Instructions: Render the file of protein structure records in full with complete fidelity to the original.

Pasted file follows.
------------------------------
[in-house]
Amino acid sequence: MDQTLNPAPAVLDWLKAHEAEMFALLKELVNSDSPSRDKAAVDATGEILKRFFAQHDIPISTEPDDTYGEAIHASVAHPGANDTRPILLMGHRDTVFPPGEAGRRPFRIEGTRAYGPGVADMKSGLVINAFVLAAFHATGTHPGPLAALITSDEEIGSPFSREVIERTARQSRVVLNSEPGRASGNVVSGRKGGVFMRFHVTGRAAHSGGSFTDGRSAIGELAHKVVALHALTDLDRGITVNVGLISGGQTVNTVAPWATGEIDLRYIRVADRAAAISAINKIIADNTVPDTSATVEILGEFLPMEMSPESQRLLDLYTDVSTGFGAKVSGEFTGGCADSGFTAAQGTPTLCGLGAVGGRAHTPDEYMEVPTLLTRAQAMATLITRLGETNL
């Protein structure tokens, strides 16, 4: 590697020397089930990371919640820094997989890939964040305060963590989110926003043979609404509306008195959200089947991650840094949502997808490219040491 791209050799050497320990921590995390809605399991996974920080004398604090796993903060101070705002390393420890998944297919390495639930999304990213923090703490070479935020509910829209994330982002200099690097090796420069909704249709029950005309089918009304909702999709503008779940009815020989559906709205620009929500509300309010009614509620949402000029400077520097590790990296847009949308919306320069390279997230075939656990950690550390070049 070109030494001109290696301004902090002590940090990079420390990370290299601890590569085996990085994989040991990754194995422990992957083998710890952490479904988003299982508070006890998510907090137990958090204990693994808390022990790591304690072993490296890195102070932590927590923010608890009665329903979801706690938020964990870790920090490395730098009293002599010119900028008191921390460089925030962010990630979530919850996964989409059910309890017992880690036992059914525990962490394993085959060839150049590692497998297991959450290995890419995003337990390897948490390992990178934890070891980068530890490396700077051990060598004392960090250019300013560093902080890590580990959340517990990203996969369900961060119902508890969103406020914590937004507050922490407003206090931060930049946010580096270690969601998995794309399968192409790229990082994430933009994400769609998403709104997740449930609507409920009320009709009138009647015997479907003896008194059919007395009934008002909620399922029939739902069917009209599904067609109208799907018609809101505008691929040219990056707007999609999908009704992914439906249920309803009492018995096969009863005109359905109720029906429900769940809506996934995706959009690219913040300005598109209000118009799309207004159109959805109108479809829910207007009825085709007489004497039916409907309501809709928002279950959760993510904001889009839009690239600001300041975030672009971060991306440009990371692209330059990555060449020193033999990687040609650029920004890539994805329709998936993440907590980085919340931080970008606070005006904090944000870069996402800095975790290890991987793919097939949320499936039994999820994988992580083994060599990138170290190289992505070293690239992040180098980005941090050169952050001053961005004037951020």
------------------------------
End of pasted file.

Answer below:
[in-house]
Amino acid sequence: MDQTLNPAPAVLDWLKAHEAEMFALLKELVNSDSPSRDKAAVDATGEILKRFFAQHDIPISTEPDDTYGEAIHASVAHPGANDTRPILLMGHRDTVFPPGEAGRRPFRIEGTRAYGPGVADMKSGLVINAFVLAAFHATGTHPGPLAALITSDEEIGSPFSREVIERTARQSRVVLNSEPGRASGNVVSGRKGGVFMRFHVTGRAAHSGGSFTDGRSAIGELAHKVVALHALTDLDRGITVNVGLISGGQTVNTVAPWATGEIDLRYIRVADRAAAISAINKIIADNTVPDTSATVEILGEFLPMEMSPESQRLLDLYTDVSTGFGAKVSGEFTGGCADSGFTAAQGTPTLCGLGAVGGRAHTPDEYMEVPTLLTRAQAMATLITRLGETNL
């Protein structure tokens, strides 16, 4: 590697020397089930990371919640820094997989890939964040305060963590989110926003043979609404509306008195959200089947991650840094949502997808490219040491 791209050799050497320990921590995390809605399991996974920080004398604090796993903060101070705002390393420890998944297919390495639930999304990213923090703490070479935020509910829209994330982002200099690097090796420069909704249709029950005309089918009304909702999709503008779940009815020989559906709205620009929500509300309010009614509620949402000029400077520097590790990296847009949308919306320069390279997230075939656990950690550390070049 070109030494001109290696301004902090002590940090990079420390990370290299601890590569085996990085994989040991990754194995422990992957083998710890952490479904988003299982508070006890998510907090137990958090204990693994808390022990790591304690072993490296890195102070932590927590923010608890009665329903979801706690938020964990870790920090490395730098009293002599010119900028008191921390460089925030962010990630979530919850996964989409059910309890017992880690036992059914525990962490394993085959060839150049590692497998297991959450290995890419995003337990390897948490390992990178934890070891980068530890490396700077051990060598004392960090250019300013560093902080890590580990959340517990990203996969369900961060119902508890969103406020914590937004507050922490407003206090931060930049946010580096270690969601998995794309399968192409790229990082994430933009994400769609998403709104997740449930609507409920009320009709009138009647015997479907003896008194059919007395009934008002909620399922029939739902069917009209599904067609109208799907018609809101505008691929040219990056707007999609999908009704992914439906249920309803009492018995096969009863005109359905109720029906429900769940809506996934995706959009690219913040300005598109209000118009799309207004159109959805109108479809829910207007009825085709007489004497039916409907309501809709928002279950959760993510904001889009839009690239600001300041975030672009971060991306440009990371692209330059990555060449020193033999990687040609650029920004890539994805329709998936993440907590980085919340931080970008606070005006904090944000870069996402800095975790290890991987793919097939949320499936039994999820994988992580083994060599990138170290190289992505070293690239992040180098980005941090050169952050001053961005004037951020």